The rapid testing survey conducted recently is useful, but it came quite late and its coverage remained narrow. Mercifully, the survey results are reassuring. But without broader and longer community testing, it would be premature to conclude that “we have no community transmission”.

Unlike entry into developed countries, most travellers enter Uganda through formal and informal land border crossings; some also enter via Lakes Victoria and Lake Albert. Apart from South Sudan, coronavirus announced its impending arrival by striking our neighbours first.

From the very beginning, the government should have focused, like a beam, on these high-risk, corruption-prone, porous land border points. But, until early April, it was ‘business-as-usual’ at these border-points. This was a major lapse in response.
The worst and most costly lapse in response relates to the cross-border, long-distance truck drivers. We have known, since the earlier experience with HIV/Aids that this group can be a particularly efficient conveyor of contagion.

Following a series of WHO alerts, and certainly the arrival of coronavirus in our own neighborhood, government should have made the monitoring and testing of truck drivers its absolute top priority. This was added to the to-do priority list only in April.

Incidentally, I notice that the government has suddenly started to divide into two categories (Ugandans and non-Ugandans) persons who have tested positive within Uganda. This is chauvinistic and misleading. This fight is about public health, not nationality.

The high spate of infections emanating from Dubai seemed to have caught the government by great surprise. Dubai has become a massive air transit hub for travel to China, Europe and North America.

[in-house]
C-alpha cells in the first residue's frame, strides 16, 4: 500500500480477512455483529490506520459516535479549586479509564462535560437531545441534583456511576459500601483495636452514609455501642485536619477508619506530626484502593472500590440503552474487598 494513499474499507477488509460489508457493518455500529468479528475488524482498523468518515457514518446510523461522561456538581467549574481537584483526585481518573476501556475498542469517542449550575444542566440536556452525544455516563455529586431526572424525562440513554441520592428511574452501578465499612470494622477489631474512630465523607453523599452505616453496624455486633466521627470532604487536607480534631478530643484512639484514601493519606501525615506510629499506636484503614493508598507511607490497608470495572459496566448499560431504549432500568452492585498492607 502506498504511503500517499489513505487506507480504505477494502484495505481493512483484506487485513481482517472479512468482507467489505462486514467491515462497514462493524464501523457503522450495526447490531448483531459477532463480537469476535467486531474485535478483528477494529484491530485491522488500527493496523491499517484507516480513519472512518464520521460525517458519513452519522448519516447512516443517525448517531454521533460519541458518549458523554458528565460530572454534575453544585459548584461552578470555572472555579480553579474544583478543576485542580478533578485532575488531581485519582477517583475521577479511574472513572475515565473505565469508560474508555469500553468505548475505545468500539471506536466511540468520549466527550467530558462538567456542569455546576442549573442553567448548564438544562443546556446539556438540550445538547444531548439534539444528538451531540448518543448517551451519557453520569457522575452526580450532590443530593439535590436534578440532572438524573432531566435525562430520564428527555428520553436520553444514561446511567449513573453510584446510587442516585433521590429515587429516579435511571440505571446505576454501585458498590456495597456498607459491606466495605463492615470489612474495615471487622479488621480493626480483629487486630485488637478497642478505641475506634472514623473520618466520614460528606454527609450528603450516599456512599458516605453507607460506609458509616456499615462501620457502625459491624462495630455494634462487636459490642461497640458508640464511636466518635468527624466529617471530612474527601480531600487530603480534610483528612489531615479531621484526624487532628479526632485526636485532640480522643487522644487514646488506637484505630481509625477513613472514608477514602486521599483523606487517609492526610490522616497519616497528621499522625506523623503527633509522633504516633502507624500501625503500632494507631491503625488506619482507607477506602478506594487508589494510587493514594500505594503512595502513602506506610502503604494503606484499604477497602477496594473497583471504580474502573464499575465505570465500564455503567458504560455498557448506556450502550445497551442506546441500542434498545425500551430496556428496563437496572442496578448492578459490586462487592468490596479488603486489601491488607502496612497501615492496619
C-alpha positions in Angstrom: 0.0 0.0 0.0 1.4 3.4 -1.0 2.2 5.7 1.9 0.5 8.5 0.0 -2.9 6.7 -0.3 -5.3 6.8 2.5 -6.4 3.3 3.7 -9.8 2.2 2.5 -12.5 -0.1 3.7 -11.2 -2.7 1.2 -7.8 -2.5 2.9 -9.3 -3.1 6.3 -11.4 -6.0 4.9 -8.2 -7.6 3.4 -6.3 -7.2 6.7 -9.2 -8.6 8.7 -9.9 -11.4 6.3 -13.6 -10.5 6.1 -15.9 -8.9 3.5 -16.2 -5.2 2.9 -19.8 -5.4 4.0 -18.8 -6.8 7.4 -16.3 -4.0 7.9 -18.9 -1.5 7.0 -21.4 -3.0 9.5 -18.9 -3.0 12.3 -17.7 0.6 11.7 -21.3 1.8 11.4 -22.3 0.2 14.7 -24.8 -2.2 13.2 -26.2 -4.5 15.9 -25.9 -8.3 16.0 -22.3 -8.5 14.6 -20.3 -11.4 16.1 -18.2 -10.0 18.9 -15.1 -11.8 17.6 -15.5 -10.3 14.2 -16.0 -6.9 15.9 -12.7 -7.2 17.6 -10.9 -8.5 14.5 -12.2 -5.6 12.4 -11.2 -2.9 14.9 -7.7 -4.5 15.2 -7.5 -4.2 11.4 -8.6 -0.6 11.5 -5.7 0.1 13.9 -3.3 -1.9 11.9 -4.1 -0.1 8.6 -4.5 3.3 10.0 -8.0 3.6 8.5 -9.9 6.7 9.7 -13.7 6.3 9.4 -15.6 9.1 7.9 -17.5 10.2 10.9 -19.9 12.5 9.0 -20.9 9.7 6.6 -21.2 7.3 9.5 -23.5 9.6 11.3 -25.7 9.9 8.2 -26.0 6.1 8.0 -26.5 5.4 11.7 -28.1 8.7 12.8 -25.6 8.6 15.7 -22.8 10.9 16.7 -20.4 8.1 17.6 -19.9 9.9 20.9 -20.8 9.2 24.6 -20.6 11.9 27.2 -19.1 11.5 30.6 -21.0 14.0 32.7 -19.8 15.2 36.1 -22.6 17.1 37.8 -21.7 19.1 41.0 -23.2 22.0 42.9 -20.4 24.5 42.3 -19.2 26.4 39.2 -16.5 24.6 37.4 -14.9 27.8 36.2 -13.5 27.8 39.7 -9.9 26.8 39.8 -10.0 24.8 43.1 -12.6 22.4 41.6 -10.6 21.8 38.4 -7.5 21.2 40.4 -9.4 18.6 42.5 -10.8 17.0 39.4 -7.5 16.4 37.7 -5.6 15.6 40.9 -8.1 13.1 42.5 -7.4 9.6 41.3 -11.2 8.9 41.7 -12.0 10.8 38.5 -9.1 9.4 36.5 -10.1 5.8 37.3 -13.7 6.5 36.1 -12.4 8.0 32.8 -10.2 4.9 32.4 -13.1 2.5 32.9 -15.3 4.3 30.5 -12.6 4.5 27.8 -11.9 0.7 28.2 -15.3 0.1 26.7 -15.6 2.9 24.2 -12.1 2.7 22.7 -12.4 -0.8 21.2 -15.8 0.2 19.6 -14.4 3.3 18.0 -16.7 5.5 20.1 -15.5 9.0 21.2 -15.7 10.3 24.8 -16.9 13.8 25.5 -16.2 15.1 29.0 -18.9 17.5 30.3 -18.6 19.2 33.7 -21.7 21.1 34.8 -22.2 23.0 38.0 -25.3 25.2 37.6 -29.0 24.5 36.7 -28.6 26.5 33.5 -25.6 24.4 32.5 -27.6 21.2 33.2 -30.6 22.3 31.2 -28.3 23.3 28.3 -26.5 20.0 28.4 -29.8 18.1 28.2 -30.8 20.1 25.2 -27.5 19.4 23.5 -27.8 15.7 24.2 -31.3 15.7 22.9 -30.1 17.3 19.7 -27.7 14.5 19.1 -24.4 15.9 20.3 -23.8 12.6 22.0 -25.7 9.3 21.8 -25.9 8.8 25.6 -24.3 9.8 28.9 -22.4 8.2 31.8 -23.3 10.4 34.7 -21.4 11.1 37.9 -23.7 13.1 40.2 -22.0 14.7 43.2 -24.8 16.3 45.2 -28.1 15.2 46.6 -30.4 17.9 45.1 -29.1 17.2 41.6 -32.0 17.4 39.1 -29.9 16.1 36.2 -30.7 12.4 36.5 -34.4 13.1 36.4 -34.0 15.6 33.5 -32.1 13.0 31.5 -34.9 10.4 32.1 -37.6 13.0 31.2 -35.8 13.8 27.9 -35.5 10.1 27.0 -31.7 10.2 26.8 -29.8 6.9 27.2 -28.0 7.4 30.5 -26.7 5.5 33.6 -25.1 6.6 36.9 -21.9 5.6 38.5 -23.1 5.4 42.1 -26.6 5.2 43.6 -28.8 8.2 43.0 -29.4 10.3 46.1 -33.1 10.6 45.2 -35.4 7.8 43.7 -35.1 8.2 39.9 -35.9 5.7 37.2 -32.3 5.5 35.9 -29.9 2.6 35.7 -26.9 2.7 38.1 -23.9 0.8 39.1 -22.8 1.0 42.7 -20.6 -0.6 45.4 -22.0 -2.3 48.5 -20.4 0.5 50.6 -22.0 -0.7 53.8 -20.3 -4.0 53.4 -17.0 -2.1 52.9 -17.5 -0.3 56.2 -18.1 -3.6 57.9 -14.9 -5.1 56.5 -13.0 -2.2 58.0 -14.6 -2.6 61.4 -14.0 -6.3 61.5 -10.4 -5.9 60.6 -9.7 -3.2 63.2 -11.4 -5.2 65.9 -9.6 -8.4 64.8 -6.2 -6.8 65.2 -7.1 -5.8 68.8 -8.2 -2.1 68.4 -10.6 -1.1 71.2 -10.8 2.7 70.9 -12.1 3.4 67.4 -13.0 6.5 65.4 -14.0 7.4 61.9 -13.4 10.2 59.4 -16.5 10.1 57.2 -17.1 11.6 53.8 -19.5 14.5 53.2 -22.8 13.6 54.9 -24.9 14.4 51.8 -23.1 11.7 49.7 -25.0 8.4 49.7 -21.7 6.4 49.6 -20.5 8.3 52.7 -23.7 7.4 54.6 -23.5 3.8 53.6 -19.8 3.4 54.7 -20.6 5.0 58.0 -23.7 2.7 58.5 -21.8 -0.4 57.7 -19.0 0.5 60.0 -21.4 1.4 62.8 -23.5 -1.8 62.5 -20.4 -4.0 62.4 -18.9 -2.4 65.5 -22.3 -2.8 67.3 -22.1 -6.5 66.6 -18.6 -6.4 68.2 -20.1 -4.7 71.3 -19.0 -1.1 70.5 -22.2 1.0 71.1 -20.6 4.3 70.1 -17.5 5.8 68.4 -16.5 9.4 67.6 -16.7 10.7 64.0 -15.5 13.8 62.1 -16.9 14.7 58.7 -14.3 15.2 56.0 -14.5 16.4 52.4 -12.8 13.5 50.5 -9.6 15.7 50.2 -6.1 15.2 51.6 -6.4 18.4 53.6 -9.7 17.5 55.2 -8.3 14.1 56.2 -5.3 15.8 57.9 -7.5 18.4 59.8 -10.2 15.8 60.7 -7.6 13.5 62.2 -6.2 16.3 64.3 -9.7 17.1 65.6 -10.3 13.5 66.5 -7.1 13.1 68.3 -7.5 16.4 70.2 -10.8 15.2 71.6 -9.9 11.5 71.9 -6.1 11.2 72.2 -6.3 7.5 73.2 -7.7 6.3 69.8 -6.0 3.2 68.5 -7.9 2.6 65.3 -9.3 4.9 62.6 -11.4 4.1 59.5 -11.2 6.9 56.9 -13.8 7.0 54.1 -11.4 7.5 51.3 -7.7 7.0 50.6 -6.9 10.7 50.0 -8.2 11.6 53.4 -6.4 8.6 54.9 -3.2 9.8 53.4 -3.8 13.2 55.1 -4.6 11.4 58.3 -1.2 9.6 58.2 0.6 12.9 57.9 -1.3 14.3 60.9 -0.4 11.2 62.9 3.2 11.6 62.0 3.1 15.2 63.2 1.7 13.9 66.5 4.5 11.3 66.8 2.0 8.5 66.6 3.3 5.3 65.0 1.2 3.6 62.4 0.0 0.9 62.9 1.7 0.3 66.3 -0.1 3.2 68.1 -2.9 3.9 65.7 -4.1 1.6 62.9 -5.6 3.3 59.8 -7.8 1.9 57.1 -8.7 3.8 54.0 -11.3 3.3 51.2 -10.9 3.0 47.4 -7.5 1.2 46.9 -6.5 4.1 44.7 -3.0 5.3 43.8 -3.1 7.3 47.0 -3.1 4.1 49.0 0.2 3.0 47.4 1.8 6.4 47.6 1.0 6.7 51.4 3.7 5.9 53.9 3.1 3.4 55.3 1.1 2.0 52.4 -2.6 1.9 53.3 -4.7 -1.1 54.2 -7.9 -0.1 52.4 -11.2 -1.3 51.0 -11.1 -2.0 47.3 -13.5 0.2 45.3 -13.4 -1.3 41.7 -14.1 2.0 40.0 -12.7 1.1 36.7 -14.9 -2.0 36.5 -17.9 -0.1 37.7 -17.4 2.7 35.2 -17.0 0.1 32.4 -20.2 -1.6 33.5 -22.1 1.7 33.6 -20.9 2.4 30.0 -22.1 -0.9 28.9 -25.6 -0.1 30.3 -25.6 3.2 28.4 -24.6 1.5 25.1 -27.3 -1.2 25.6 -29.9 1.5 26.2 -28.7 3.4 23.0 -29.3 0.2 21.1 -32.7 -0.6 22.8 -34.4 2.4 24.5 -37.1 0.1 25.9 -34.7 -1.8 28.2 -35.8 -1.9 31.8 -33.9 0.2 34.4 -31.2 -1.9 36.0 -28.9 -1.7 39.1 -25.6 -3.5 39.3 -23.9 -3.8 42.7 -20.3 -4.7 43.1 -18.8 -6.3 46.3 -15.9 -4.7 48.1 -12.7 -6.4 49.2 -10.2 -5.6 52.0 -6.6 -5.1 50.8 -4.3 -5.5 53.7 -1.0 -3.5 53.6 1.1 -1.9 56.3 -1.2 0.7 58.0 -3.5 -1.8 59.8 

For our traders, it is the largest sourcing centre for consumer goods destined for Uganda and many other African countries. That is why the three daily flights, from Entebbe to Dubai, are always packed. In the context of Covid-19, our intelligence would have quickly signaled Dubai as a source of far greater risk for Ugandan travellers than any European or North American country.
If ever there was a crisis tailor-made for a collective response by the East African Community, then it is certainly coronavirus. By now, several East African Countries (EAC) virtual summits should have been held, devoted to coronavirus, to charting a harmonised EAC-wide strategy and response.

Where is the EAC, when we need it most? Valiant but divergent national interventions are inefficient and not as effective. For Uganda particularly, as a small, landlocked, transit country, it will be well-nigh impossible to insulate itself from what may continue to circulate in the regional neighbourhood. It is simply in everybody’s interest to press for collective regional response; it is late, but not too late.

II. Important pending measures
Mr President, you have issued a raft of directives. However, we have not yet heard anything concerning some of the most critically necessary measures. Let me signal some.
Most people are hurting terribly from the impact of the lockdown.

Families across the country are actually starving. A lot of Small and medium-sized enterprises (SMEs) risk collapsing altogether. We have been waiting for two critical packages from government.

First, a relief package to provide immediate mitigation and support for those in desperate need; this package should include relief measures for taxes, rents, loans, utilities, and food.